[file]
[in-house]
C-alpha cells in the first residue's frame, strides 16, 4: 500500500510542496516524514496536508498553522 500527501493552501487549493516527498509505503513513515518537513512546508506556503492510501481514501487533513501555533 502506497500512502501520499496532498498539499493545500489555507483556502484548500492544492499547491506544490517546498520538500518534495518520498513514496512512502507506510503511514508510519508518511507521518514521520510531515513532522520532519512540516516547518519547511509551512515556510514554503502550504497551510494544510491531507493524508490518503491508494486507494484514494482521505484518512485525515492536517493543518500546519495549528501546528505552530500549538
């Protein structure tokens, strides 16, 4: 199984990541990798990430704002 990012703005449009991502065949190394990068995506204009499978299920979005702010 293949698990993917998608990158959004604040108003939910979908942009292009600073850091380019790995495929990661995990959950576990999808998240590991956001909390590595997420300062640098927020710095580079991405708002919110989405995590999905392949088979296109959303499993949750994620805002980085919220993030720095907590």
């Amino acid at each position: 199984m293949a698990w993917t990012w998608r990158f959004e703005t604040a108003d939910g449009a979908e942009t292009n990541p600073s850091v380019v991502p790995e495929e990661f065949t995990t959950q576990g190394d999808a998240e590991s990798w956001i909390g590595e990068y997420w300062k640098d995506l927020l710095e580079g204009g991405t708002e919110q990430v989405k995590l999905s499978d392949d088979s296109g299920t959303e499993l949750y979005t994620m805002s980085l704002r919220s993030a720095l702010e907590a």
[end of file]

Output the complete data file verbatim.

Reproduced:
[in-house]
C-alpha cells in the first residue's frame, strides 16, 4: 500500500510542496516524514496536508498553522 500527501493552501487549493516527498509505503513513515518537513512546508506556503492510501481514501487533513501555533 502506497500512502501520499496532498498539499493545500489555507483556502484548500492544492499547491506544490517546498520538500518534495518520498513514496512512502507506510503511514508510519508518511507521518514521520510531515513532522520532519512540516516547518519547511509551512515556510514554503502550504497551510494544510491531507493524508490518503491508494486507494484514494482521505484518512485525515492536517493543518500546519495549528501546528505552530500549538
């Protein structure tokens, strides 16, 4: 199984990541990798990430704002 990012703005449009991502065949190394990068995506204009499978299920979005702010 293949698990993917998608990158959004604040108003939910979908942009292009600073850091380019790995495929990661995990959950576990999808998240590991956001909390590595997420300062640098927020710095580079991405708002919110989405995590999905392949088979296109959303499993949750994620805002980085919220993030720095907590």
């Amino acid at each position: 199984m293949a698990w993917t990012w998608r990158f959004e703005t604040a108003d939910g449009a979908e942009t292009n990541p600073s850091v380019v991502p790995e495929e990661f065949t995990t959950q576990g190394d999808a998240e590991s990798w956001i909390g590595e990068y997420w300062k640098d995506l927020l710095e580079g204009g991405t708002e919110q990430v989405k995590l999905s499978d392949d088979s296109g299920t959303e499993l949750y979005t994620m805002s980085l704002r919220s993030a720095l702010e907590a």